By Andrew Garberson, Head of Marketing, Recurrent
Electric cars have come a long way and have a long way to go. Perhaps I already knew that going into my session on electric car buyer personas at Digital Dealer in Tampa. While EV enthusiasm likely outpaced EV supply in 2022, it was also clear at the conference that EV literacy must catch up, too.
The session on electric car buyers started with an adoption curve chart. It used “diffusion of innovation” (shown below) to plot market growth from the very first EV buyers on the left through to mass market adoption on the right.
A term called “crossing the chasm” is used to identify the point when something – technology, ideas, etc. – reach the mainstream in their given market. For smartphones, that occurred around 2010 in the US. For electric cars, it is happening between 2022 and 2028 in the US, depending on where you live.
In other words, the time for dealers to develop a plan for electric car sales, service and consumer engagement is right now. But most dealers confessed to me at the conference in May that they have a very, very long way to go.
Where does EV education go from here?
Crossing the chasm, described above, presents an incredible opportunity for local dealerships to support consumers in their own EV education. The next wave of electric car buyers will be looking for help.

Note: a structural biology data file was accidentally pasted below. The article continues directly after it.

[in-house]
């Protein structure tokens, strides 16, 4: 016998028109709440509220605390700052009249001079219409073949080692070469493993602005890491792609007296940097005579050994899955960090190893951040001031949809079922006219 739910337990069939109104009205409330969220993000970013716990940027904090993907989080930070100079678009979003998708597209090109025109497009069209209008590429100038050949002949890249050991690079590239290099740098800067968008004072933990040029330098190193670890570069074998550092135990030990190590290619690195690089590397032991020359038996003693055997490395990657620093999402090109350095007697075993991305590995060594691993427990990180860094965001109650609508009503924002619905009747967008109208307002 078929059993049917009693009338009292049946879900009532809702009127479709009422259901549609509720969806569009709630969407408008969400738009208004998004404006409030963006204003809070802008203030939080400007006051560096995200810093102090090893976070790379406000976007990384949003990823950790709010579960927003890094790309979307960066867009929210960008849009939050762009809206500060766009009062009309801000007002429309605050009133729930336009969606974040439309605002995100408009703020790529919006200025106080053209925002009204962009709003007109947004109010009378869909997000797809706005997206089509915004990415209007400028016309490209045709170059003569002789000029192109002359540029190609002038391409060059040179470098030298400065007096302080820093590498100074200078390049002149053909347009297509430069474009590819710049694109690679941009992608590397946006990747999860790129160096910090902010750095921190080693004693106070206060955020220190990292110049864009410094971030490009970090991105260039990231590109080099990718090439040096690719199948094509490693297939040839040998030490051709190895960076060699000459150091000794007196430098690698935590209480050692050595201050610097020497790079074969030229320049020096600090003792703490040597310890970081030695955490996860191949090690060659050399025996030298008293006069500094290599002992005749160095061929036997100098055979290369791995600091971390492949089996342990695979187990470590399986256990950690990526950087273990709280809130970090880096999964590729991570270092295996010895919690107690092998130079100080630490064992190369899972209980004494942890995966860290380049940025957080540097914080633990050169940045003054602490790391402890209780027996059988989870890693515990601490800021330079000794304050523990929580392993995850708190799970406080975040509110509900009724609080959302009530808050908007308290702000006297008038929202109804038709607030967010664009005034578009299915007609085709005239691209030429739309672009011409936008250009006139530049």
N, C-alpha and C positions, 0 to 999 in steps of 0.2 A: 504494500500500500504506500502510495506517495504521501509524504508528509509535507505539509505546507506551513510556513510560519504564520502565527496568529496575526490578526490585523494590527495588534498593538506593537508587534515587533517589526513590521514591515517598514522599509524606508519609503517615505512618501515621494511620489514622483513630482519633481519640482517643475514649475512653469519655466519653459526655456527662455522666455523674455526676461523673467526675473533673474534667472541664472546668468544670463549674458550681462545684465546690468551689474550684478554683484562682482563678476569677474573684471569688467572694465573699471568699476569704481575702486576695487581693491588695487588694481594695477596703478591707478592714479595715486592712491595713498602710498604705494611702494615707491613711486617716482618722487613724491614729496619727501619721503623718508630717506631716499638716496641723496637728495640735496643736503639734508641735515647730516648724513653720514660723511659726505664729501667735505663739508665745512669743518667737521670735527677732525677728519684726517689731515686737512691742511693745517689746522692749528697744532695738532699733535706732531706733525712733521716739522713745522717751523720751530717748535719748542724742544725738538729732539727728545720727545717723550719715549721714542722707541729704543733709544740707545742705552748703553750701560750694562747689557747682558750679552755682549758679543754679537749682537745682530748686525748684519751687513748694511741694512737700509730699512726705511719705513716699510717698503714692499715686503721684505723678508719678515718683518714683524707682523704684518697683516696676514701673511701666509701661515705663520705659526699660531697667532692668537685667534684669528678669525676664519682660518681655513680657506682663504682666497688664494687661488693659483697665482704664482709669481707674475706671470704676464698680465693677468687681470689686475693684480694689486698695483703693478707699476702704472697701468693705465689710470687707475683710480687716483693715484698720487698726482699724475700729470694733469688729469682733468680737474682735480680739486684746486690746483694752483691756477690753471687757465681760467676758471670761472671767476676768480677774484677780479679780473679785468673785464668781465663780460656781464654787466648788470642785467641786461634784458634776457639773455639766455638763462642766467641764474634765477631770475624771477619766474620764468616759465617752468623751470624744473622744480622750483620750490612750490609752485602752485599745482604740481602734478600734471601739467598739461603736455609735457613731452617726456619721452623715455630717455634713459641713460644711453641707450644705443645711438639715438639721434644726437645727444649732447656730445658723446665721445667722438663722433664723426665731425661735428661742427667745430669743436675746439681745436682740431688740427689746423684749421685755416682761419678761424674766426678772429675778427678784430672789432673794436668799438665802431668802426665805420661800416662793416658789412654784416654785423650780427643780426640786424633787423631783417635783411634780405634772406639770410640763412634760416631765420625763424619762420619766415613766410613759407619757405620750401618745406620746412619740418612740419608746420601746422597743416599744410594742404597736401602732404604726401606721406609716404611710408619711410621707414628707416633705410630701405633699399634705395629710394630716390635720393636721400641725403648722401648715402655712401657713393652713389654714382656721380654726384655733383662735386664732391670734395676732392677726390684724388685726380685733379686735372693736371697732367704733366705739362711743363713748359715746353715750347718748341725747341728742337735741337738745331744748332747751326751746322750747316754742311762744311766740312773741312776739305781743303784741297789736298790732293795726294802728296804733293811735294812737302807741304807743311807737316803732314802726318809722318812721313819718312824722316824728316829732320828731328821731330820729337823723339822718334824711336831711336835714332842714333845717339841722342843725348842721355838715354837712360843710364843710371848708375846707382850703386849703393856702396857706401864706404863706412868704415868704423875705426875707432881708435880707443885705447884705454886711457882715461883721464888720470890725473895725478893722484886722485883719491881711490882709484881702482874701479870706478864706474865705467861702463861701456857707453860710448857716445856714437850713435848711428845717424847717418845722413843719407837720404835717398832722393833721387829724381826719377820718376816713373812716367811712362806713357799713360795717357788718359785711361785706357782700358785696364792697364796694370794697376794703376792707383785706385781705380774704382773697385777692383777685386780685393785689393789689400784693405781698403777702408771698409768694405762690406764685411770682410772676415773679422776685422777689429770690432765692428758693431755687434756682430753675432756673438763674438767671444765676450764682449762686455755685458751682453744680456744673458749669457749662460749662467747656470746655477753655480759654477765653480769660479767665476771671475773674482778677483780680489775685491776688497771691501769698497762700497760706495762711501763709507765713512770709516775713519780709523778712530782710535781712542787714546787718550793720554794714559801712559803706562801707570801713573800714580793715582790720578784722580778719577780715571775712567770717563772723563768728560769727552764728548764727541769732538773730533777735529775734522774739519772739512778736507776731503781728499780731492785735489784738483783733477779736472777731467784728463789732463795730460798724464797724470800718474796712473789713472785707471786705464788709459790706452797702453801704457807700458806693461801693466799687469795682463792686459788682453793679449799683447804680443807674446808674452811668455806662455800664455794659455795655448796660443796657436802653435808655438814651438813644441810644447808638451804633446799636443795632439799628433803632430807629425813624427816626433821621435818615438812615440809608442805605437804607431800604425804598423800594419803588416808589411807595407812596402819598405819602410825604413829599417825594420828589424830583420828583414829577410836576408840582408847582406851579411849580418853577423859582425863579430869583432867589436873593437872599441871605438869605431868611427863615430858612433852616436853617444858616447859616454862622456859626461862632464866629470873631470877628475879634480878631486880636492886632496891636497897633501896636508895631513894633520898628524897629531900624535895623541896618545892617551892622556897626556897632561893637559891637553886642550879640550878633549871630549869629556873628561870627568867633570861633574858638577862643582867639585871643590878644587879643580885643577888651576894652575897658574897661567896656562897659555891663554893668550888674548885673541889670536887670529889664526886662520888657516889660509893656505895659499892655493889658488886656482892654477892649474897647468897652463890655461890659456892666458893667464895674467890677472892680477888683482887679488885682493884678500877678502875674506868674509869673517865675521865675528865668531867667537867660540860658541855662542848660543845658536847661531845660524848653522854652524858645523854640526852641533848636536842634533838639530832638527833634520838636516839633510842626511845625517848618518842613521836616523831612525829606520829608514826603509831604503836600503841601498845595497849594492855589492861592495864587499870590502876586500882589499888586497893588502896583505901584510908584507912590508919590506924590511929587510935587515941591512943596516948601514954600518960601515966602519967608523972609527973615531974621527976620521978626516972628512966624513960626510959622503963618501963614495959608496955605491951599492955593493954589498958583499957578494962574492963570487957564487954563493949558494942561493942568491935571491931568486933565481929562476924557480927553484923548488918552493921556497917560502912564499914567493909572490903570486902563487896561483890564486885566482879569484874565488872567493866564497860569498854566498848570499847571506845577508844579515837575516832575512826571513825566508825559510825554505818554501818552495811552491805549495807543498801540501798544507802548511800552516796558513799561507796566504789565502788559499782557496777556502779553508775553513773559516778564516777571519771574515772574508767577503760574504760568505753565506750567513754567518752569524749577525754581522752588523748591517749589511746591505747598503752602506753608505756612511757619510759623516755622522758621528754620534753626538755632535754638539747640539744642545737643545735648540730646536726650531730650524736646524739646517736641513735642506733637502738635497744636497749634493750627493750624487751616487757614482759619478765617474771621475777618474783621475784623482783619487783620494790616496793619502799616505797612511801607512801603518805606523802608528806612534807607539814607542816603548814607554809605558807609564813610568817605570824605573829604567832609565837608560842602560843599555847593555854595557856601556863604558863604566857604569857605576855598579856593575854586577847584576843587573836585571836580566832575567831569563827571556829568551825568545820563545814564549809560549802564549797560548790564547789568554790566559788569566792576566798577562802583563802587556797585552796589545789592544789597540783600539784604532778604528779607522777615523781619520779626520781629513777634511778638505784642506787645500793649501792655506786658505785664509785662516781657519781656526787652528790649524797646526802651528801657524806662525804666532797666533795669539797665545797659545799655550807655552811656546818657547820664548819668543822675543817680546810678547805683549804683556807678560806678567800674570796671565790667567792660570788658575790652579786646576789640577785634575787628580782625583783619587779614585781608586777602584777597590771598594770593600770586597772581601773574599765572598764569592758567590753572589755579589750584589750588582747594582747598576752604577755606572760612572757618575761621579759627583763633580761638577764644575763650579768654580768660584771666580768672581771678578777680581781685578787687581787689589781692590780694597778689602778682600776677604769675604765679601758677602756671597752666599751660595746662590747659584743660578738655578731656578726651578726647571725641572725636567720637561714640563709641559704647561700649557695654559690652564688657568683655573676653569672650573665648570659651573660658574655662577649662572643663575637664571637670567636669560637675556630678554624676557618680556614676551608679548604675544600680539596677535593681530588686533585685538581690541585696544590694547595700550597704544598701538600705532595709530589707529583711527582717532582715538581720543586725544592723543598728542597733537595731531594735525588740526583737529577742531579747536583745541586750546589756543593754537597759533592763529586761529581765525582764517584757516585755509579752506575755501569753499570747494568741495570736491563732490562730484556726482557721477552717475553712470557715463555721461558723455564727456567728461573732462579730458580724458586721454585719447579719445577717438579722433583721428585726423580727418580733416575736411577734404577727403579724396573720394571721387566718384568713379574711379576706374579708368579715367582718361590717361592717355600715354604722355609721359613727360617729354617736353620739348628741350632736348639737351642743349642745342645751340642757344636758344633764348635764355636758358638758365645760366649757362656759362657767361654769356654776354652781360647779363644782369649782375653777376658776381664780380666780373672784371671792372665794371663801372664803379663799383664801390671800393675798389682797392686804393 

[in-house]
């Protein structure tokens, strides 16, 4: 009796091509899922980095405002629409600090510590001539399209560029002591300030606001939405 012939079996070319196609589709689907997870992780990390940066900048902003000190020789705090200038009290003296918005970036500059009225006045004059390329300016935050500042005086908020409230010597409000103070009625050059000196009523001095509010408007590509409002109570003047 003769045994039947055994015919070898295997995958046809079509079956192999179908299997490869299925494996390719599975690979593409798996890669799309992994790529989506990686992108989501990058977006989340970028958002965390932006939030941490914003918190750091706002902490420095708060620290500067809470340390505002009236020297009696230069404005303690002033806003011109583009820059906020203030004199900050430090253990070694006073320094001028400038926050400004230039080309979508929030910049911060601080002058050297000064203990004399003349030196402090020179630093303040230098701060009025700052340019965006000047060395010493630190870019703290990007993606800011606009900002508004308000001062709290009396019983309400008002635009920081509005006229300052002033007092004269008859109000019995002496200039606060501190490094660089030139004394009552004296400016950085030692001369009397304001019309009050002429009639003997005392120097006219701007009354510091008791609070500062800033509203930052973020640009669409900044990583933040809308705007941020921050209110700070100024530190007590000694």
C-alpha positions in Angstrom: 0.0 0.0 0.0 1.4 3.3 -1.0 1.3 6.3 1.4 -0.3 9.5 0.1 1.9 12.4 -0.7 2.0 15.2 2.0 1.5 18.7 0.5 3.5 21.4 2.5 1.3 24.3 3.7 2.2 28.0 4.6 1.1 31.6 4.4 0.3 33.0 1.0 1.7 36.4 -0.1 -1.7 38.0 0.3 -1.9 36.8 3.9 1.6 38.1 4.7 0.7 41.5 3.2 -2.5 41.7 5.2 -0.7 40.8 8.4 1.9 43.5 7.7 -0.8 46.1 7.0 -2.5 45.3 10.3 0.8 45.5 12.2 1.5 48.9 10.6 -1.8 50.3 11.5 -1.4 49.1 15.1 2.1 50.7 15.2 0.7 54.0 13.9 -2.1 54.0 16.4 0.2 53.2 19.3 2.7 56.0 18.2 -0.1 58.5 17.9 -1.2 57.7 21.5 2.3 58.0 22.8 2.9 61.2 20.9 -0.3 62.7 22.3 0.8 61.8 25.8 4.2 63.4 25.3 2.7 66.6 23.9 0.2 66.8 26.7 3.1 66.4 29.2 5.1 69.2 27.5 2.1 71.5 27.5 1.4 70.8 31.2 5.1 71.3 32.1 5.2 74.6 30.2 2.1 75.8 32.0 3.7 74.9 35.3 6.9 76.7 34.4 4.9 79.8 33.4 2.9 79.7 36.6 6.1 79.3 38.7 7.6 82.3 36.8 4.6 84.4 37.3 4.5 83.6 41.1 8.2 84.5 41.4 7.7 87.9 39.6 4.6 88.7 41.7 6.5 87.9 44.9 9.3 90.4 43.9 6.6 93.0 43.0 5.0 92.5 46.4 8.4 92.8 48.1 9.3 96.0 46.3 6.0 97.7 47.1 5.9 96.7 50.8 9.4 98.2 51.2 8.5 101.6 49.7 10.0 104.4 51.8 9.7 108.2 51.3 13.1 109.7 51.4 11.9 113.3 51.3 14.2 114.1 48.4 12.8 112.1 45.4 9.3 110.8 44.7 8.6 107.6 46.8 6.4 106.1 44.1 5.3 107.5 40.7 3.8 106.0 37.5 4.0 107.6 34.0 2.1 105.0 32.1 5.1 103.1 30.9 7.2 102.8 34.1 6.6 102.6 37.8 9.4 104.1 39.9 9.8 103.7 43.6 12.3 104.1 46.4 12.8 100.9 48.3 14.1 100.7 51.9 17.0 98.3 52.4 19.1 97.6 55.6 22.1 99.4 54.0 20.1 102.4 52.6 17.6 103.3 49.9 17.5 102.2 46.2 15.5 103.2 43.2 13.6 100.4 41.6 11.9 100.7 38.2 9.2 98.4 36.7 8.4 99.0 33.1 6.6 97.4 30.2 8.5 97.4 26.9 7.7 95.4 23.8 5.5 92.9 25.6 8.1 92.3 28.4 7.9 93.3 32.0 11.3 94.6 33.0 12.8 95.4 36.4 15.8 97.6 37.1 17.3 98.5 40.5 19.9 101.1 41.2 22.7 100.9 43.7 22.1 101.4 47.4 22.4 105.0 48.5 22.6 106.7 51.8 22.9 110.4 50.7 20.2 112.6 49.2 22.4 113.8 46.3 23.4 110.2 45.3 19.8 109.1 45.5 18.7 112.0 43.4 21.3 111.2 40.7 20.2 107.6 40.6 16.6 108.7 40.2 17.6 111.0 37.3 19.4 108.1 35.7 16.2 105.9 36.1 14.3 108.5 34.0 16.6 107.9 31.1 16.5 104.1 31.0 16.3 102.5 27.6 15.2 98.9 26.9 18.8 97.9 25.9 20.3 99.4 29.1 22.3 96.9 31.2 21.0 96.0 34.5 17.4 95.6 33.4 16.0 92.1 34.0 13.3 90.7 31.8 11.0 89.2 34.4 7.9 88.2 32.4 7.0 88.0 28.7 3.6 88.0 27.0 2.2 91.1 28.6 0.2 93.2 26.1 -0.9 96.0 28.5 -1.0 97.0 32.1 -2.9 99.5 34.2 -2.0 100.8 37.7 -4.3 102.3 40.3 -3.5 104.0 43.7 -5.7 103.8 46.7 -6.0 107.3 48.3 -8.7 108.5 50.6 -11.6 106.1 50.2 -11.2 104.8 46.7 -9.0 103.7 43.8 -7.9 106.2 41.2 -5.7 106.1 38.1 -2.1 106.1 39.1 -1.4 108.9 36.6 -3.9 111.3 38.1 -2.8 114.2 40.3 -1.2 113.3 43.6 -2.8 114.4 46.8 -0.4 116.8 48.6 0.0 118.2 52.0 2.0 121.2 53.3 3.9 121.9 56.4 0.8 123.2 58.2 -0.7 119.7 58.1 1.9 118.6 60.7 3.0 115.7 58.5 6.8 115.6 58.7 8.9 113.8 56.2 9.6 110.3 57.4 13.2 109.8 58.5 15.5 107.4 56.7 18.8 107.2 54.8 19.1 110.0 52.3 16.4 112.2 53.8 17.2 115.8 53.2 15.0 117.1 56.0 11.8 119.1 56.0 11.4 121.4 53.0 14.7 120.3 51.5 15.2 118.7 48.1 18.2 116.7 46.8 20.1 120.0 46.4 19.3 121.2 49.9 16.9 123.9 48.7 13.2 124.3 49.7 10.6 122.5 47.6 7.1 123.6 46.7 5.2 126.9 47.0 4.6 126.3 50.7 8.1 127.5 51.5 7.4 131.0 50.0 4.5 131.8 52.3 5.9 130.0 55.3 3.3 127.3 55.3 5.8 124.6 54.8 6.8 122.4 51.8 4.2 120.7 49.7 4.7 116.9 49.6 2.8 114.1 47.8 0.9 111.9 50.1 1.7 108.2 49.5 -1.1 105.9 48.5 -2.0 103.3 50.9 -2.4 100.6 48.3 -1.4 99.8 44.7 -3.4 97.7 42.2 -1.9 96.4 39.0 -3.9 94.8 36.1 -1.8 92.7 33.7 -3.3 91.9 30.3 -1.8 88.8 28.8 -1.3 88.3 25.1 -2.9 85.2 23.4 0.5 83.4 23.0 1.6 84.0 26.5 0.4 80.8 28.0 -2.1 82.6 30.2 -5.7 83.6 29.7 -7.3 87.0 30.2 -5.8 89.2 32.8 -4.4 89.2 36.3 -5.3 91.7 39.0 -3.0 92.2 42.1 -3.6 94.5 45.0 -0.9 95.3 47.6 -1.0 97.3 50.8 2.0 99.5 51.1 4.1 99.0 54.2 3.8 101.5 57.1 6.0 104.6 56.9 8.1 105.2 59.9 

“I would say that most people who look at our EV inventory today know more about charging and batteries than our sales teams,” a dealership marketer told me.
As has been the case for generations, car buyers turn to their dealership as a source for information. Whether test driving new models, exploring the latest features or getting advice on the right vehicle for them, people expect for their car dealers to have answers to common questions.
• Why does EV range fluctuate in different weather?
• What amount of range degradation should be expected in 1, 3 or 5 years?
• Are there any local or utility provider incentives available?
• How much does it cost to “fill up” at home?
The good news is that there are resources to help with your education. An industry-leading nonprofit, Plug In America, offers EV certification for car dealers and their team members. The popular program has been around for a number of years.
I also put together a free 8-week intro to EVs for dealership sellers and marketers. Think of it as an EV 101.
• Overcoming the 10 fears of EV buyers
• Curing range anxiety
• Basics of EV batteries and chargers
• Battery degradation essentials
• Charging best practices
• Warranties and battery replacements
• Post-sale engagement and maintenance
• Selling used electric vehicles
Neither of these resources are an exhaustive, complete EV education. But they are a start, something to shorten the learning curve and get you more prepared for the future of electric cars. Because it is coming and I promise that it is closer than most people realize.
About the Author
Andrew Garberson is head of marketing at Recurrent, a company that monitors the battery health of electric cars. Prior to Recurrent, Andrew was an executive at a leading mid-size digital agency, served as an adjunct professor at Chatham University, and contributed to the marketing industry as a frequent conference speaker.